The question ranks up there with why people visit New York and split their meals between Red Lobster, Olive Garden and other wretched restaurants easily found in the hellhole they've fled: why do tourists come to Manhattan and spend hours on line and inside the 5th Avenue Abercrombie & Fitch flagship? -
Intrepid journalist Ralph Gardner looks for answers in the Wall Street Journal. His findings make you sympathize for these tourists and maybe judge them a bit less but also wonder, still, what the hell they are thinking.
Take an Irish lass Gardner interviews. Apparently for some people, approaching the arctic chill of A & F's climate-controlled entrance is akin to having an audience with the pope:
"We're feeling it now," she said of the rush she and her girlfriends were experiencing as they inched their way toward the front entrance. "The smell," she went on, "and the guys inside the door are so gorgeous. You feel like you're bringing a slice of America back."
OK, so maybe foreigners get a pass. Air-conditioning is one of America's greatest virtues. As are, I suppose, the tan slices of beefcake that usher visitors into its cold embrace at Abercrombie. Actually, the chance of rubbing up against a half-naked model "posing for photographs just inside the front door with teenage shoppers like a hood ornament" appears to be the only real thrill tourists get from their consumerist pilgrimage.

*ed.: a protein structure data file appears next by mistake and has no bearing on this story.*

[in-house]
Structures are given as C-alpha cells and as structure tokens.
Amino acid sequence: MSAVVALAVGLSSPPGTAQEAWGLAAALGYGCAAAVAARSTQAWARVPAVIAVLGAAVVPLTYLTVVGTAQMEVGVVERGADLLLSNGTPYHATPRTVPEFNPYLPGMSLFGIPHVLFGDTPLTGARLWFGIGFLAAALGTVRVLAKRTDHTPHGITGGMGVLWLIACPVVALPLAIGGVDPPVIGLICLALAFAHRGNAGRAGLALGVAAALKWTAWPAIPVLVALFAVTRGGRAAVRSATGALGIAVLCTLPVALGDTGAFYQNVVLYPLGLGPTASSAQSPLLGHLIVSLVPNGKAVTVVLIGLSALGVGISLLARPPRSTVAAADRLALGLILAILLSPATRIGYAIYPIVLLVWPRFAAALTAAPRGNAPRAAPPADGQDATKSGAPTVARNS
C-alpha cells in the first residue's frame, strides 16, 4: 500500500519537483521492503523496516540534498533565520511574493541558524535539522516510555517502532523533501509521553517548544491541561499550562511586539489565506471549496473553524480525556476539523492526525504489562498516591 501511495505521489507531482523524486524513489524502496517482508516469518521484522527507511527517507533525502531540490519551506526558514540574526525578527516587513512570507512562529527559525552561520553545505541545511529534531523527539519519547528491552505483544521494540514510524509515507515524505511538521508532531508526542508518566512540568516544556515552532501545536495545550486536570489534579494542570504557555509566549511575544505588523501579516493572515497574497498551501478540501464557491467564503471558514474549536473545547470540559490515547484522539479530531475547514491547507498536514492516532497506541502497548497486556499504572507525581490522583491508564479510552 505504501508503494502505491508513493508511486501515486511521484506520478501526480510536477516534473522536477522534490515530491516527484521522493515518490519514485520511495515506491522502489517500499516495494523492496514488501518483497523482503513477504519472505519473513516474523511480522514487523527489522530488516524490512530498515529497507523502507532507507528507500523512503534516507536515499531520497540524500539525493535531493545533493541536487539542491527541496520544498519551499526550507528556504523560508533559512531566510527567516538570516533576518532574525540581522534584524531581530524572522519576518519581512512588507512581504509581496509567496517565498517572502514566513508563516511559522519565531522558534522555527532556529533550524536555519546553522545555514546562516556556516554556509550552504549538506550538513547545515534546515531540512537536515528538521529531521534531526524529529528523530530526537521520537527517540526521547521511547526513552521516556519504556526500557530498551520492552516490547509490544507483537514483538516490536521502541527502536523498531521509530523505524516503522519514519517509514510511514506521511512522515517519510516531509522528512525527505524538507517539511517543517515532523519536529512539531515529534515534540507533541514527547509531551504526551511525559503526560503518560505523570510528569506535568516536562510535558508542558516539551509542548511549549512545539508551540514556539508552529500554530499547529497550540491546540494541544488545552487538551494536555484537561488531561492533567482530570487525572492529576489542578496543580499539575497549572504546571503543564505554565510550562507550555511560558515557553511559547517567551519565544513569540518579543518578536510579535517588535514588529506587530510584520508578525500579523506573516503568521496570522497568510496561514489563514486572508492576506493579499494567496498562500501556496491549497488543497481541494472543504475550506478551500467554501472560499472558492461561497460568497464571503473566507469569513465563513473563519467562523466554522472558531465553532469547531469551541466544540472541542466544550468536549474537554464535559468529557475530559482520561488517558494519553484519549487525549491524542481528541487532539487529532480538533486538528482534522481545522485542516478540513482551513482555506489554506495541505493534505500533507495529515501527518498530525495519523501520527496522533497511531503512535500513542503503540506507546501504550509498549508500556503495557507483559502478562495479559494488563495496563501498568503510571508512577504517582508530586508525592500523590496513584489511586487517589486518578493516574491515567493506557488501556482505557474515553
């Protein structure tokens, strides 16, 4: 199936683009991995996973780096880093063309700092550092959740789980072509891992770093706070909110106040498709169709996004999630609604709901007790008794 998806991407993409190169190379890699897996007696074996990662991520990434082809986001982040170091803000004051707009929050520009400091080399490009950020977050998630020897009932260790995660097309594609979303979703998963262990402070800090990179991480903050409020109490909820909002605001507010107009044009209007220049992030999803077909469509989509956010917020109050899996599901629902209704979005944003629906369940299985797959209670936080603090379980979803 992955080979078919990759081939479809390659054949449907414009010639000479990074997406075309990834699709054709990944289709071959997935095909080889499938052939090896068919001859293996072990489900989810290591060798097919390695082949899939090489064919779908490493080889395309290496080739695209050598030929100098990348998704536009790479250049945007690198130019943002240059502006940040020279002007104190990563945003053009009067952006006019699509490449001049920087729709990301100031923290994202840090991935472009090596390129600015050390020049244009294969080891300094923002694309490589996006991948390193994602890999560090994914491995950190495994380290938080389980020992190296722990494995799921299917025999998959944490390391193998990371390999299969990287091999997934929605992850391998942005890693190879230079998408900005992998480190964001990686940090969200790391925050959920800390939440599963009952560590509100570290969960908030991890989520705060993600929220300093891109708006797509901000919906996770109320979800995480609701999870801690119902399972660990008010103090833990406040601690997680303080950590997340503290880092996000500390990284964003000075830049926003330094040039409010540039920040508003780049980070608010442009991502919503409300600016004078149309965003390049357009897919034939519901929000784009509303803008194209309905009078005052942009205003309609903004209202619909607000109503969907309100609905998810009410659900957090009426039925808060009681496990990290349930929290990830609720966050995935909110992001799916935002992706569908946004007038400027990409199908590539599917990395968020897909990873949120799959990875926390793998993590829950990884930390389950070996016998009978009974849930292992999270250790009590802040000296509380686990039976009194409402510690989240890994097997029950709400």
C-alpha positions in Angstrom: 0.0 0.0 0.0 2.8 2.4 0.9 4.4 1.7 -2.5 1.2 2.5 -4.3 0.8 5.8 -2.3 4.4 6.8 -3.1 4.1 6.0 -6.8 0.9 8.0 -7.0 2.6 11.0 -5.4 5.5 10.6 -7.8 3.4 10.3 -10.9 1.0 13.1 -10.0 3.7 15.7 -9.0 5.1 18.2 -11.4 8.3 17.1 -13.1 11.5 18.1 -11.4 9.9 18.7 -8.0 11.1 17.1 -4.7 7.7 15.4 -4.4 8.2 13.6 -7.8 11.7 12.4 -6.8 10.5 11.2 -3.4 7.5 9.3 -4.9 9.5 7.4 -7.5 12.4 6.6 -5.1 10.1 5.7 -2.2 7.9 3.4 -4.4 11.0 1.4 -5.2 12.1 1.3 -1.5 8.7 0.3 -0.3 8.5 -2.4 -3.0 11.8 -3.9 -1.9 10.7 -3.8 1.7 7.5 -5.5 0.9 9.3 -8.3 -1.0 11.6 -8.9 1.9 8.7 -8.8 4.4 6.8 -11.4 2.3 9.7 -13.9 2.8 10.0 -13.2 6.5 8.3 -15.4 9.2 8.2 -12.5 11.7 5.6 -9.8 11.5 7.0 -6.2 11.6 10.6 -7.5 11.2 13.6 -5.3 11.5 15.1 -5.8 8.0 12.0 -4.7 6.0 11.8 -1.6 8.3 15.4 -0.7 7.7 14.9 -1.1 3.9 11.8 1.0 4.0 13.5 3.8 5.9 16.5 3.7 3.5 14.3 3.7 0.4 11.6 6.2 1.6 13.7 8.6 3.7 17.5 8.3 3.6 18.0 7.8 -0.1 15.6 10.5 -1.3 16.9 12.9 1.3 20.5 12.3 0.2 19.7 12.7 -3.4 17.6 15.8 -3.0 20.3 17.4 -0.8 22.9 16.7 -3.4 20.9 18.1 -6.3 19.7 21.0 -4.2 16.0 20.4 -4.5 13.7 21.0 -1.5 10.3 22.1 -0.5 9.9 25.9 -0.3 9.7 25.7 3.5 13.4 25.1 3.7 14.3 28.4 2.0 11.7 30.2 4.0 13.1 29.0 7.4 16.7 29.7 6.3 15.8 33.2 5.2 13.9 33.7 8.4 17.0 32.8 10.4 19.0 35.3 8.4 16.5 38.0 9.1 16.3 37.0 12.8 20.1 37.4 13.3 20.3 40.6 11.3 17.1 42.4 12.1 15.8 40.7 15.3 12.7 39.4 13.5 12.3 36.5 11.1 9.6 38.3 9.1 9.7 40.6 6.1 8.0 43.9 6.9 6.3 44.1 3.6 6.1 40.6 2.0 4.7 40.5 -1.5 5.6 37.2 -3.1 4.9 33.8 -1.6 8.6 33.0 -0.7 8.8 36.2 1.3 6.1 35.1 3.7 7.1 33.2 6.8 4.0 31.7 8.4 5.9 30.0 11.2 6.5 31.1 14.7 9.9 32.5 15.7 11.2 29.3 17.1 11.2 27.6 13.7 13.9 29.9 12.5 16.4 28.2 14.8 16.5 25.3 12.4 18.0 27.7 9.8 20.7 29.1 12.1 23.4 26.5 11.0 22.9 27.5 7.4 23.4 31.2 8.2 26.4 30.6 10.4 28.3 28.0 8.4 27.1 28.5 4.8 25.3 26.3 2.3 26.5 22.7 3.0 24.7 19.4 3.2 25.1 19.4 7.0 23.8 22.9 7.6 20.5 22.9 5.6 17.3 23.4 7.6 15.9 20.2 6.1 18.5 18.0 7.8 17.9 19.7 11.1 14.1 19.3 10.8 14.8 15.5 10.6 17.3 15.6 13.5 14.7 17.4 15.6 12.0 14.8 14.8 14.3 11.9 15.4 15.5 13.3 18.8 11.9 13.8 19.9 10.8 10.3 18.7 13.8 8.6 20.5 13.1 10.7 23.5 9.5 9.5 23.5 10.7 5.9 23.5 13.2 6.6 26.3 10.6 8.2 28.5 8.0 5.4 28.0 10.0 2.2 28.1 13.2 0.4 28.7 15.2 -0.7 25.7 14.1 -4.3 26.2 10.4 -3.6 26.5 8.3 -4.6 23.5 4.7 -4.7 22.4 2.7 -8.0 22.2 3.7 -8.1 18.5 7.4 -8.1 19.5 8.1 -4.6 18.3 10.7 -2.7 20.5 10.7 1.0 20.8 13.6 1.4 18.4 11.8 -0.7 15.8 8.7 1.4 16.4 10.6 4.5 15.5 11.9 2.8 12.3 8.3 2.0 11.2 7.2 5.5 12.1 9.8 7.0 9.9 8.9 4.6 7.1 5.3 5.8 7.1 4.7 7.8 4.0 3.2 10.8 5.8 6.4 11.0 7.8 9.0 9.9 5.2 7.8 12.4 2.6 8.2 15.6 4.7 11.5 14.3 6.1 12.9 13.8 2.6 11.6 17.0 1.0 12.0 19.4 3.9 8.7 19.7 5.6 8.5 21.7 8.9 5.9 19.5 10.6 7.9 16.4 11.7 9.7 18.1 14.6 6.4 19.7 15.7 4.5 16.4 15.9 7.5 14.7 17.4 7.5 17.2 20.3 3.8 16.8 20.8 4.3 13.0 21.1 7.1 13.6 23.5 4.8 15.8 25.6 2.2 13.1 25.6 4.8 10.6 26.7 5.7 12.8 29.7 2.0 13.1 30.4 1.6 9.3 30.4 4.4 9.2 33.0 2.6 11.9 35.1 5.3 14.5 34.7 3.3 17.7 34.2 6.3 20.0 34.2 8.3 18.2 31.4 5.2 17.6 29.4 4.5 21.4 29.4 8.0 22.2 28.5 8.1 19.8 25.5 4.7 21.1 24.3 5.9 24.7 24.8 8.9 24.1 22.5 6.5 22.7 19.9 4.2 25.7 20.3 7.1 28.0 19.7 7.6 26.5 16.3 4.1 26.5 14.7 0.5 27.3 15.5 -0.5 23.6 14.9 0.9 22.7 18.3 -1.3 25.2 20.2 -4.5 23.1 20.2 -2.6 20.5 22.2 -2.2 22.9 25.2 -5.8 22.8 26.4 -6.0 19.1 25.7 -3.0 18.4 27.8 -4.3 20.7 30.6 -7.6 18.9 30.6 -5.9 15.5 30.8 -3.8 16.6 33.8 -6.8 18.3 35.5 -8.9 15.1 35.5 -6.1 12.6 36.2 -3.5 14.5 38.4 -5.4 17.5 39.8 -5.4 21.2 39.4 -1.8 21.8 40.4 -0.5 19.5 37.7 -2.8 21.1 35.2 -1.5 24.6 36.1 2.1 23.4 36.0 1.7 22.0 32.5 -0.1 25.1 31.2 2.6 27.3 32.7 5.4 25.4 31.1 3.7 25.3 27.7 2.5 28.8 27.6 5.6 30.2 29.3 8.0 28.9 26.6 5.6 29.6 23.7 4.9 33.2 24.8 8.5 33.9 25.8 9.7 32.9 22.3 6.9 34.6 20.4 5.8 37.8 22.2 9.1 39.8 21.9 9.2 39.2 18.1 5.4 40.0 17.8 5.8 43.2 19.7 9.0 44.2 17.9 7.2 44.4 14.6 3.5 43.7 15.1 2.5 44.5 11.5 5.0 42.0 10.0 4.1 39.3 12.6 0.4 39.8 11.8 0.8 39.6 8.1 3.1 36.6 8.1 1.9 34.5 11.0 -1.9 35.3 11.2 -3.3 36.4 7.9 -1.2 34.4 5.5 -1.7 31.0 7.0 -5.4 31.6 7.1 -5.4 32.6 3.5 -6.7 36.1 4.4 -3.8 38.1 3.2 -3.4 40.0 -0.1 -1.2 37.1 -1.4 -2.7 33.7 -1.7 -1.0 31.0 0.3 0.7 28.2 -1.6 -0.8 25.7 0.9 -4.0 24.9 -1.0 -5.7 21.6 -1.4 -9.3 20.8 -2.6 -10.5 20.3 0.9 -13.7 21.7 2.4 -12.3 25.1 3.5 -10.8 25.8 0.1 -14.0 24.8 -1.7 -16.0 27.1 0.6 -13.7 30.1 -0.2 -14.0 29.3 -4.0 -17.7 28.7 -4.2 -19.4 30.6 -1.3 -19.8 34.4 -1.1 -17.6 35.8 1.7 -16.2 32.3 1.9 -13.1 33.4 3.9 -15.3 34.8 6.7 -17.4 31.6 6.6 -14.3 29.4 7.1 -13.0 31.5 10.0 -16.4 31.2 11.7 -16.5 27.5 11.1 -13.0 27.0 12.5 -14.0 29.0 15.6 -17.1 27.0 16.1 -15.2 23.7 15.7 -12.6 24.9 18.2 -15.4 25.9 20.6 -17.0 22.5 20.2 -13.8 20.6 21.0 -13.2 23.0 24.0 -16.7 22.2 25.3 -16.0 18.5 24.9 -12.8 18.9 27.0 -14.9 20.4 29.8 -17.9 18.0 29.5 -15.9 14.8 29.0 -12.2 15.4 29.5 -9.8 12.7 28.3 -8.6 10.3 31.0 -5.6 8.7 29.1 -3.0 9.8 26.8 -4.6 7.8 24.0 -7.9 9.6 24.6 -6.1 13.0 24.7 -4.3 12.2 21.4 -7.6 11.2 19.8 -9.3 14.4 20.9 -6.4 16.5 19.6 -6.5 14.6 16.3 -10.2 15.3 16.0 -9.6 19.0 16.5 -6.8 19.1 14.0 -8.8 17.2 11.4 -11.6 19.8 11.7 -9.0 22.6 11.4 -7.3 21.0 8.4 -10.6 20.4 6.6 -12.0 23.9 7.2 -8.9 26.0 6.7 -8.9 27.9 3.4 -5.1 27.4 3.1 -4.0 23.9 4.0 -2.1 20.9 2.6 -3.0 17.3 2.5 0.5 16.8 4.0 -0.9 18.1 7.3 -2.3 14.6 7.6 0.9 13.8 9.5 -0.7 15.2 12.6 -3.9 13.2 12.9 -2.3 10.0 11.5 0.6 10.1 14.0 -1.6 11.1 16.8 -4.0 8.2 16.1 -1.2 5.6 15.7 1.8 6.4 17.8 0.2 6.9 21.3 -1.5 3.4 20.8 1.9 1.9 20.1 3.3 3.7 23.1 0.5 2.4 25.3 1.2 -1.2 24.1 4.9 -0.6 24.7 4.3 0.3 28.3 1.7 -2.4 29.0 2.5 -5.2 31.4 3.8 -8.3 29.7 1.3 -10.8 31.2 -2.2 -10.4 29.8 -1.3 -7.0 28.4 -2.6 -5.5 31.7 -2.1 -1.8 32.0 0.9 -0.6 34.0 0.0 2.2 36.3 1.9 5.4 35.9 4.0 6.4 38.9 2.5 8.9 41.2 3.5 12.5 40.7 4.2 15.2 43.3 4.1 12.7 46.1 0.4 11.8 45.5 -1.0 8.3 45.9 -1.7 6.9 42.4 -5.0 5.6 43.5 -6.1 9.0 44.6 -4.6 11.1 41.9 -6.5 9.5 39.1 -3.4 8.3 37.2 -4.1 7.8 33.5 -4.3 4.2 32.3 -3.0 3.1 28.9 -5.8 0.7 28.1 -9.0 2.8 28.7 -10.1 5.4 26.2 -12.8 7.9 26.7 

And it's the not-so-subtle caste system that evolves between the store's employees that might be the most insidiously American thing about the whole enterprise. Explains Gardner:
"I came to discover that there are two classes of employees at Abercrombie's (sic). First, there are the beautiful models, both male and female, standing on each landing swaying ecstatically to the club music blaring through the store's sound system, and greeting each shopper with, 'Hey, what's going on?' Second, there are the grunts, the traditional salespeople, 'who fold things,' as one of the models put it.
Beautiful people. Aspiration. Distinct but barely acknowledged class warfare. There's nothing more American to an immigrant visitor and nothing more New York to a domestic traveler.
The jeans will do in a pinch too.
Photo via Daily Mail